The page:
Minor Ground-Glass Opacities Associated With Better Prognosis in Stage I NSCLC

In patients with clinical stage I non-small cell lung cancer (NSCLC), cancers with a minor (≤ 10%) ground-glass opacity (GGO) component were associated with a better prognosis compared to those with pure-solid appearance, according to the American Journal of Roentgenology (AJR).

“Radiologists encountering predominantly solid nodules on CT should carefully assess images for even a minor-GGO component, given the favorable prognosis,” noted corresponding author Wei Li, MD, from China’s Shanghai Pulmonary Hospital and Tongji University School of Medicine.

Li et al.’s AJR accepted manuscript included 382 patients (mean age, 61 years; 210 men, 172 women) who underwent surgical resection between January 1, 2015 and December 31, 2015 for clinical stage I NSCLC appearing on preoperative chest CT as a nodule with a consolidation-to-tumor (CTR) ratio ≥ 0.9 and < 1.0. Two radiologists independently assigned nodules to a minor-GGO (≥ 0.9 CTR < 1.0) or pure-solid (CTR = 1.0) groups.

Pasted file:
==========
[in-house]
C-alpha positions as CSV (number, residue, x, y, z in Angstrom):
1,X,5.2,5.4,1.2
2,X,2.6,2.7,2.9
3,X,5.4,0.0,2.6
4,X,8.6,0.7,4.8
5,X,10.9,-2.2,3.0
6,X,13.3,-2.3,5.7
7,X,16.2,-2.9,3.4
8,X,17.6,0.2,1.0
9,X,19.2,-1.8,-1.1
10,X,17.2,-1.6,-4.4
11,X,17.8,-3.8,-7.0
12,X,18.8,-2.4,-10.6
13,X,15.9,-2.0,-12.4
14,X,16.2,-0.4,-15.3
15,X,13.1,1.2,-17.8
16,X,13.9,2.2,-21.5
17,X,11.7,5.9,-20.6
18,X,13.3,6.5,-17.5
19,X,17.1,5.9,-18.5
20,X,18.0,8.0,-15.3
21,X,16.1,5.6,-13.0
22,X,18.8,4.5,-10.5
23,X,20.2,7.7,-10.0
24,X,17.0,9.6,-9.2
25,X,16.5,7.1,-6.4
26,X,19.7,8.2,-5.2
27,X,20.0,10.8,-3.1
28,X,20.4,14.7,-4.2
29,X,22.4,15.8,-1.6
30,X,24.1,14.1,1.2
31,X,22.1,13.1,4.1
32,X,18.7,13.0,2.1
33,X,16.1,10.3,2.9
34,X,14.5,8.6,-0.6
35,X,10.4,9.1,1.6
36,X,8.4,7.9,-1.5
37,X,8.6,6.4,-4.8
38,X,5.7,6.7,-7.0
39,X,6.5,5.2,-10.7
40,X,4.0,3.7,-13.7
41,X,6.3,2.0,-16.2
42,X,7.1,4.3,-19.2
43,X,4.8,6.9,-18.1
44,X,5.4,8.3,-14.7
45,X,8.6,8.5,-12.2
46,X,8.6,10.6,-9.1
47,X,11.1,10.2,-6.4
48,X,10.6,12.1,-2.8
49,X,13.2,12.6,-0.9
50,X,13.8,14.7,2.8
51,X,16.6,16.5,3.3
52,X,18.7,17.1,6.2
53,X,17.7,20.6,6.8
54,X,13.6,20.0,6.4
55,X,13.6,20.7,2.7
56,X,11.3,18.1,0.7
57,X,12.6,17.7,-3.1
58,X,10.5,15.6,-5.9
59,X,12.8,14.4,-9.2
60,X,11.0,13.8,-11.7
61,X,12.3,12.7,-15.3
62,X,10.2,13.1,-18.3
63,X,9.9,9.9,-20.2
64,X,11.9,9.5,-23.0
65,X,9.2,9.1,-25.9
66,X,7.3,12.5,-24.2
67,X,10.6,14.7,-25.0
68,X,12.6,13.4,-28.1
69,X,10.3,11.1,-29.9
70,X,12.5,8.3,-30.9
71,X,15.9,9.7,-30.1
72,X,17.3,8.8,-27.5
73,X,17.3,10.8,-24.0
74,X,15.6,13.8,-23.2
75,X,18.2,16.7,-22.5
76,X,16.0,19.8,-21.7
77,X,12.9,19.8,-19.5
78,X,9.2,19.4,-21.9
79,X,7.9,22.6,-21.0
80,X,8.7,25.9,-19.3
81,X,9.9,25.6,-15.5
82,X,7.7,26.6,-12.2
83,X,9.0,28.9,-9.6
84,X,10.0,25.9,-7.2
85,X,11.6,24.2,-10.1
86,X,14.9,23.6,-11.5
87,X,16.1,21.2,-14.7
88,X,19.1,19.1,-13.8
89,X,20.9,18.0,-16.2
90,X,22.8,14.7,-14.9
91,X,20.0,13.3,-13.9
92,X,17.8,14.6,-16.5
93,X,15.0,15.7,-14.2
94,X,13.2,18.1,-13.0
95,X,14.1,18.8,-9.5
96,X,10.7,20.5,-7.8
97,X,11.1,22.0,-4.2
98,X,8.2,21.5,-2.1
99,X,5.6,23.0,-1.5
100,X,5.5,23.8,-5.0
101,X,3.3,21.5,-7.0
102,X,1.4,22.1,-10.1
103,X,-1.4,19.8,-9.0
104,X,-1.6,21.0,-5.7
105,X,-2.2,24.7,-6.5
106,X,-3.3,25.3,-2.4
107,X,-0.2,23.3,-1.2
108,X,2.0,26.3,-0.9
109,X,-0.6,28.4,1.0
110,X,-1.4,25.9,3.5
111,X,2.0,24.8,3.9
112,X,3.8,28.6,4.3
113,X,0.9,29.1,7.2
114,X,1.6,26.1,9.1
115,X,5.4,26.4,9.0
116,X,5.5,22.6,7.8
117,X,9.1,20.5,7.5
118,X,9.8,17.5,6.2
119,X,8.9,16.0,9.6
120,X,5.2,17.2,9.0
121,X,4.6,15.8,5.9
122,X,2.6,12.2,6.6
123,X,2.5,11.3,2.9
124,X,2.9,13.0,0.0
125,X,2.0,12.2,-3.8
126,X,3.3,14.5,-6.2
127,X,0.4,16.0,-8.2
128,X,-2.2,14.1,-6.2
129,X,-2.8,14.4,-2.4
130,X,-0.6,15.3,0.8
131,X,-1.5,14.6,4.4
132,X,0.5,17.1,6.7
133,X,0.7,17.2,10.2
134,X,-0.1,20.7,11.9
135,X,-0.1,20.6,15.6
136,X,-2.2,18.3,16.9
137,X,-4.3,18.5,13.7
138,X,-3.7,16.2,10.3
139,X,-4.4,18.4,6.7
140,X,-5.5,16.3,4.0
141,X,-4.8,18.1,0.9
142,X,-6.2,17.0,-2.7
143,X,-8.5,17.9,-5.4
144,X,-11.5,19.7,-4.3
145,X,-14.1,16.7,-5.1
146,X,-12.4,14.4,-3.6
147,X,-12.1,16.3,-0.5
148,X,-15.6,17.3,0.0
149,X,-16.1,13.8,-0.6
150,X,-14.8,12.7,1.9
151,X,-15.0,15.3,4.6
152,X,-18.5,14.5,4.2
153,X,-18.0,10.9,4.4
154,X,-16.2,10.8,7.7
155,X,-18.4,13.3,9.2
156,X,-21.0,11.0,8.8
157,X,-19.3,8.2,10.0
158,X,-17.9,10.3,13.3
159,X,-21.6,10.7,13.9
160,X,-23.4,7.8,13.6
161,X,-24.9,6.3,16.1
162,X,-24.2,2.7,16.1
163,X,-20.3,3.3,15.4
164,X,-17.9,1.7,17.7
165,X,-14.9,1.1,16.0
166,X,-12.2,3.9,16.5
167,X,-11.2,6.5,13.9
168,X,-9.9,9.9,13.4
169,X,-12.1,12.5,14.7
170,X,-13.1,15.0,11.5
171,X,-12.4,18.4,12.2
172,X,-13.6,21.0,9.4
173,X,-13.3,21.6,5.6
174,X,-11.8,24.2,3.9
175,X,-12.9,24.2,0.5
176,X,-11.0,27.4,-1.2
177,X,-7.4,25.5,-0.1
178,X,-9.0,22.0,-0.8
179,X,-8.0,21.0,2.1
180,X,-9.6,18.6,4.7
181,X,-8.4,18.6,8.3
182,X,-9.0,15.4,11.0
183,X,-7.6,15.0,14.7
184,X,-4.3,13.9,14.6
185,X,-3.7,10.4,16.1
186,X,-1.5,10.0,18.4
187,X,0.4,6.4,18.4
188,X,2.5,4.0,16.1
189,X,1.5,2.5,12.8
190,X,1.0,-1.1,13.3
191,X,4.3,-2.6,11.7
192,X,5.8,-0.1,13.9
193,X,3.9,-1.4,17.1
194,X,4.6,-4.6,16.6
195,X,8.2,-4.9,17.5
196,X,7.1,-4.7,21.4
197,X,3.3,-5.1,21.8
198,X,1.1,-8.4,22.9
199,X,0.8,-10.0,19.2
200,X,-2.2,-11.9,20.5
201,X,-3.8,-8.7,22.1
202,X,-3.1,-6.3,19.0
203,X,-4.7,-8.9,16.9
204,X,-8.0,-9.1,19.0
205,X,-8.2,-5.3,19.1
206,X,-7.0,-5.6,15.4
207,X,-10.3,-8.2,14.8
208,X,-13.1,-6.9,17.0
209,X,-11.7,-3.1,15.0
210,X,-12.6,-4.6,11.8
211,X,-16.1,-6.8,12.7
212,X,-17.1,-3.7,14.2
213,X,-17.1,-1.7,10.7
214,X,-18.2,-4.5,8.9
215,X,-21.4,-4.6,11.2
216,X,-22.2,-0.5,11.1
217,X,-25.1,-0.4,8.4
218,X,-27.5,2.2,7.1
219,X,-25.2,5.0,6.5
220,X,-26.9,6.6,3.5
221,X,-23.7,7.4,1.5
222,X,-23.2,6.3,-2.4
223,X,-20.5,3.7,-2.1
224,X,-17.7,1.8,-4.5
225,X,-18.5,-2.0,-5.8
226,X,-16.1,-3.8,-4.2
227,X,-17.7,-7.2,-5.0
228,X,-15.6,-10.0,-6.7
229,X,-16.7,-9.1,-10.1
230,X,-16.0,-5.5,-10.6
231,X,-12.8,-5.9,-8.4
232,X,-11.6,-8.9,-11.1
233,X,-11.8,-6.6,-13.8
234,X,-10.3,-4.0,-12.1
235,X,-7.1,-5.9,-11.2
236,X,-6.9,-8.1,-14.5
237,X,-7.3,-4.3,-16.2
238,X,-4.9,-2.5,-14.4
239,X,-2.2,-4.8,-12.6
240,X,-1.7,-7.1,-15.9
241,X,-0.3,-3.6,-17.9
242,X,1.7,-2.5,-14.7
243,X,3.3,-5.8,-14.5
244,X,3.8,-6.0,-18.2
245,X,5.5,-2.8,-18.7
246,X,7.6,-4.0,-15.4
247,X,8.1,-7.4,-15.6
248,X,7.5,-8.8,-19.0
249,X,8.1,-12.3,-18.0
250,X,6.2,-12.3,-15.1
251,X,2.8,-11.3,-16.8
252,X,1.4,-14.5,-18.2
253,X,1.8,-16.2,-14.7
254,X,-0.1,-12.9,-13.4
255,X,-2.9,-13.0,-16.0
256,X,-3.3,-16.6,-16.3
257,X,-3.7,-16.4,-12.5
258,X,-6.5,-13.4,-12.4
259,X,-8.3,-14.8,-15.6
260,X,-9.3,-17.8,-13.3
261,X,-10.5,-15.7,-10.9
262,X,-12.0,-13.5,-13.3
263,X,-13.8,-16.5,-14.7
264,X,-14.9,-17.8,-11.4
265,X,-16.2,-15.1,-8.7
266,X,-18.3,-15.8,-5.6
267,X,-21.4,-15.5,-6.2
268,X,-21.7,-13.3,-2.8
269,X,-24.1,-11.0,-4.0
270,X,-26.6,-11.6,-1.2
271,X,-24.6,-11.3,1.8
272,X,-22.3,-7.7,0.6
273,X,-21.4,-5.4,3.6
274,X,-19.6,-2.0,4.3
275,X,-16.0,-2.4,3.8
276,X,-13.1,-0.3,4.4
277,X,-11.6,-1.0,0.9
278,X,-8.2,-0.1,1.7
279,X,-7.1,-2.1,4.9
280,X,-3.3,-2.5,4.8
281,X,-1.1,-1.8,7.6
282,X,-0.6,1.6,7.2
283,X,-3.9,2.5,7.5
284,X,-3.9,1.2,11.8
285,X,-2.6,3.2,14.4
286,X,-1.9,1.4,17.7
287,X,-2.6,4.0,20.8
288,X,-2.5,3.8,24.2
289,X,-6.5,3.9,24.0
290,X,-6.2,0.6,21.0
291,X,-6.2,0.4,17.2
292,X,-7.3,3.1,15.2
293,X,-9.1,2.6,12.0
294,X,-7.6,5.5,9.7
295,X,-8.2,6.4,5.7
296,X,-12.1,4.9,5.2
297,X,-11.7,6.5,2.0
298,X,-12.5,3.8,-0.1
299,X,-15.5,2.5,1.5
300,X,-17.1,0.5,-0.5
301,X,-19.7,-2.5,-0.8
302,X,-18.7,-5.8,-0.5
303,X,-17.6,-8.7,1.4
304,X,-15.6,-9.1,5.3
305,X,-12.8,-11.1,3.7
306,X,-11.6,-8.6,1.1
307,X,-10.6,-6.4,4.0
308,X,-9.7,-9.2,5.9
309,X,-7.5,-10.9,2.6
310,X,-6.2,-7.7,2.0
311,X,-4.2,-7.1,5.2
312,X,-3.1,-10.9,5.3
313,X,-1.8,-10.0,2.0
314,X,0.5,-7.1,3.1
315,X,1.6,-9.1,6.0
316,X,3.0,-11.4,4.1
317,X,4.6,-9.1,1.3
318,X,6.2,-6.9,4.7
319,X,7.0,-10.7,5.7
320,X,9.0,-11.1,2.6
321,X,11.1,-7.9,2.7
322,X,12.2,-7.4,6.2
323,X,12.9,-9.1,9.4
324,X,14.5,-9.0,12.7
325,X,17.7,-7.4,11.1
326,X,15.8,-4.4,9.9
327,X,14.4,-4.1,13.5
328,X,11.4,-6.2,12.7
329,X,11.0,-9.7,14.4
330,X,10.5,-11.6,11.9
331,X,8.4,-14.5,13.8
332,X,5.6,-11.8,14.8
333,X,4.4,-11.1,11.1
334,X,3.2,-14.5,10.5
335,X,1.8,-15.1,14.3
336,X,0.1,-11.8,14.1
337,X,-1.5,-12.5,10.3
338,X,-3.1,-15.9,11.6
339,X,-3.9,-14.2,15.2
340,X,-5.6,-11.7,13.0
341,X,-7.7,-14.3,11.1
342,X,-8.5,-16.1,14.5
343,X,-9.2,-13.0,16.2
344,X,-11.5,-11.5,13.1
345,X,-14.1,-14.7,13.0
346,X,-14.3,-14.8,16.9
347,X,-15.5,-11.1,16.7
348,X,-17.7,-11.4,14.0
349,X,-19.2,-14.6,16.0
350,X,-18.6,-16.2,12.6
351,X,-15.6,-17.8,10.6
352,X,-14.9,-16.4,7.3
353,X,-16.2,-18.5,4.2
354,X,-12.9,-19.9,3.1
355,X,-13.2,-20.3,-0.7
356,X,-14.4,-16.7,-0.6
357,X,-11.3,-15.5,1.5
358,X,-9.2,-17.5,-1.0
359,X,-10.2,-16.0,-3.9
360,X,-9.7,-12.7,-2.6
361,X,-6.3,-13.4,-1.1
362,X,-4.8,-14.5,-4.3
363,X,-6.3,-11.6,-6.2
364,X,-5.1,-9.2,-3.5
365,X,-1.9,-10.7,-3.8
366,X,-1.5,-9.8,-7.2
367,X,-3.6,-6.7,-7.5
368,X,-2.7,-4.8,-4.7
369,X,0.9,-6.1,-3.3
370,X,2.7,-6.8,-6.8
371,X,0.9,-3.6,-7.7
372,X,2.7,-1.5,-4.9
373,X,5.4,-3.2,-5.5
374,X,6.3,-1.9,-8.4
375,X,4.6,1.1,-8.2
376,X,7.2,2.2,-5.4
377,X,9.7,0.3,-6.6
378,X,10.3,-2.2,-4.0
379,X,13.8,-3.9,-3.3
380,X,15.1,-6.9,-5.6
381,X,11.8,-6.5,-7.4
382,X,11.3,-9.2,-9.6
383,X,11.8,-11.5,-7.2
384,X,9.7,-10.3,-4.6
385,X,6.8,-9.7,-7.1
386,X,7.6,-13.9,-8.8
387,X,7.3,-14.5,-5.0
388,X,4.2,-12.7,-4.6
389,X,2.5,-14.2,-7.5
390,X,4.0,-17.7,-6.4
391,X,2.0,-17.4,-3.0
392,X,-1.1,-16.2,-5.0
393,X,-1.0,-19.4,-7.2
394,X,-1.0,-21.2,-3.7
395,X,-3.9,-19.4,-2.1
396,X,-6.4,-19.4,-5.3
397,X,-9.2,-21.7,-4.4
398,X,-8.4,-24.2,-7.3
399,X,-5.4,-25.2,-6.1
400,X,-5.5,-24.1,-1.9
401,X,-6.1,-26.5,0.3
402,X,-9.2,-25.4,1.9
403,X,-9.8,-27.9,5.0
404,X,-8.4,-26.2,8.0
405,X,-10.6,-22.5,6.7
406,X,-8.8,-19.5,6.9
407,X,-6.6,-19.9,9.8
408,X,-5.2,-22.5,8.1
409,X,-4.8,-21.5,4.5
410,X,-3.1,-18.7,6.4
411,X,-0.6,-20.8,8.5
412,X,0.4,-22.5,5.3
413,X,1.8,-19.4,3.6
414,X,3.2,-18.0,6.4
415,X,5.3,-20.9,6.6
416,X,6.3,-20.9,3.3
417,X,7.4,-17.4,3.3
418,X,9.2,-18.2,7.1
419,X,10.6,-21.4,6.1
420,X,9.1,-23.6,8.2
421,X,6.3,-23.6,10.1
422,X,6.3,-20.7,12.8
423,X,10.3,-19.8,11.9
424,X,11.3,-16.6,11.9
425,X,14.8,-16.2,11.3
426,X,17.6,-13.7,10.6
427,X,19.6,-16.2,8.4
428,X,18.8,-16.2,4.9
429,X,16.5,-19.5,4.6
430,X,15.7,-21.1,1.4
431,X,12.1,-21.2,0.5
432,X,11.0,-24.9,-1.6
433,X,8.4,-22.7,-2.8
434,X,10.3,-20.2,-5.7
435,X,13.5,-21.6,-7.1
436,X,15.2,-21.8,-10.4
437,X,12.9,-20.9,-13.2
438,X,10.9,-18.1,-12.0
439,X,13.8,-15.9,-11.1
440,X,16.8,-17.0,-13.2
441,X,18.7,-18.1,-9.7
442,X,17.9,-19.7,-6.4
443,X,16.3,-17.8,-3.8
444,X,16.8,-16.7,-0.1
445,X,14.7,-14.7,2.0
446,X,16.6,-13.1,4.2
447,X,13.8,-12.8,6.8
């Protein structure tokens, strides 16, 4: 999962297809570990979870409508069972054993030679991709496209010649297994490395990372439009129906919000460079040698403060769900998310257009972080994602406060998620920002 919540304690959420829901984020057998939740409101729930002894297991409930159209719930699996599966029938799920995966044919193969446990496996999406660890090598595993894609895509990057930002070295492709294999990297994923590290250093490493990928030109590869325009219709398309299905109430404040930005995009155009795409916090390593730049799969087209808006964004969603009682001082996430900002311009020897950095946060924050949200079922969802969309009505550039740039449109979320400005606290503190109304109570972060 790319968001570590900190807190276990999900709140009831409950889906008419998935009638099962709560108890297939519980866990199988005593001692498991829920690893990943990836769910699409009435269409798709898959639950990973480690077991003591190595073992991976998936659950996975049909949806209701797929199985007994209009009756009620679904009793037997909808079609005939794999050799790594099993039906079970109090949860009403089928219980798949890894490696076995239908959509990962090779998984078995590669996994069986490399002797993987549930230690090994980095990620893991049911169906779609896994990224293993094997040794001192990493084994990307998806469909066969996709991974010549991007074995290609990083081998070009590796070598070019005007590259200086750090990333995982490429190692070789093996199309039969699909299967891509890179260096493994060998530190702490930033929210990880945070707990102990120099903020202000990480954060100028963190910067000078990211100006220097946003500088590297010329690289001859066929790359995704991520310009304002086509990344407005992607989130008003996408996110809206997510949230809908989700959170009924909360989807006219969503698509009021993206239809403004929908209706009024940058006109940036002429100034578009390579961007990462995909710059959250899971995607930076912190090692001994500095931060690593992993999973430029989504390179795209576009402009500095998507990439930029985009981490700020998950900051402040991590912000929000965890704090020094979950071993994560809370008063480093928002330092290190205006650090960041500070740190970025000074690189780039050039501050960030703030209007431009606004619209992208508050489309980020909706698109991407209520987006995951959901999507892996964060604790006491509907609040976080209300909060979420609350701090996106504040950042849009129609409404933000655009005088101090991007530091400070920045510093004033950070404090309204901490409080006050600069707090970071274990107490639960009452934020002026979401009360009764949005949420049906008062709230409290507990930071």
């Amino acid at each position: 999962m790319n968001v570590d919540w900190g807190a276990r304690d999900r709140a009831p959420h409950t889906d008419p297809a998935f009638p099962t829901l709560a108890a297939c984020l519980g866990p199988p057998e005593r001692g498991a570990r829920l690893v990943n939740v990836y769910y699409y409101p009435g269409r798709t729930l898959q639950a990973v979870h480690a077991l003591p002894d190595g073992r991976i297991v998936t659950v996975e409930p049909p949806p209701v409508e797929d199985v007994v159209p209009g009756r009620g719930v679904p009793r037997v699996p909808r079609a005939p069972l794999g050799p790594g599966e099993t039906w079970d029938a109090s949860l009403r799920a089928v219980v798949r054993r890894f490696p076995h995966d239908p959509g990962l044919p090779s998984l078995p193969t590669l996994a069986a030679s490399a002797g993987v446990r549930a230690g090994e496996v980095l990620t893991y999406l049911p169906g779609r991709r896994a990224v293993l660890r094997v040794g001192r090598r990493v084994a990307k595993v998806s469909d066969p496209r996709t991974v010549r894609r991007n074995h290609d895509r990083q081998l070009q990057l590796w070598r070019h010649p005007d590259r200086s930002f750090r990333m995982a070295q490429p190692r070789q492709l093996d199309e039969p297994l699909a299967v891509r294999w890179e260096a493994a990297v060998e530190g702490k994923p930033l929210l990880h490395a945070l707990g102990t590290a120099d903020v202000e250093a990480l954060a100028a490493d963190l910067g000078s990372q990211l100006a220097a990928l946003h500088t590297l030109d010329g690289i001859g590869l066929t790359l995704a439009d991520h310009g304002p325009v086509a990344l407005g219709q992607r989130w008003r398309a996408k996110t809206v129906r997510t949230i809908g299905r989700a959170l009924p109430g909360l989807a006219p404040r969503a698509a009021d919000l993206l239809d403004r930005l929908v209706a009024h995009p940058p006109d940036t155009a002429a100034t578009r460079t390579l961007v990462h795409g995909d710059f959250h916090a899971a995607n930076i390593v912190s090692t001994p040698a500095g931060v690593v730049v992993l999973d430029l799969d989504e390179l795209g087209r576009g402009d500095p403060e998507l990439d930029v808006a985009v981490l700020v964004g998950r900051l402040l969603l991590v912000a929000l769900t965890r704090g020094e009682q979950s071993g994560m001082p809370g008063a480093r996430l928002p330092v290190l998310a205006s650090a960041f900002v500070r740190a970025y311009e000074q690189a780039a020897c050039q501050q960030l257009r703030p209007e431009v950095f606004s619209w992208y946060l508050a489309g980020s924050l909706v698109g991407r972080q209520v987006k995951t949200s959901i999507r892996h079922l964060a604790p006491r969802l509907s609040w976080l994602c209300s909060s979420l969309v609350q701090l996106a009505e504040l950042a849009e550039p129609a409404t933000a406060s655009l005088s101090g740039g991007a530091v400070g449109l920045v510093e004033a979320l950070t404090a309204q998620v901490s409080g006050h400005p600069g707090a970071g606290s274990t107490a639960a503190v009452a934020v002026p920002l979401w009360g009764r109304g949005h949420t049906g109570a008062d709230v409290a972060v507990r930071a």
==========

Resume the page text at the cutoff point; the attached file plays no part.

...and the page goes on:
Ultimately, in clinical stage 1 NSCLCs, those with a minor-GGO component on preoperative CT—compared those having a pure-solid appearance—showed significantly better 5-year recurrence-free survival (83.4%vs. 55.0%; p <.001), as well as significantly better 5-year cancer-specific survival (92.4% vs. 76.4%, p =.004).

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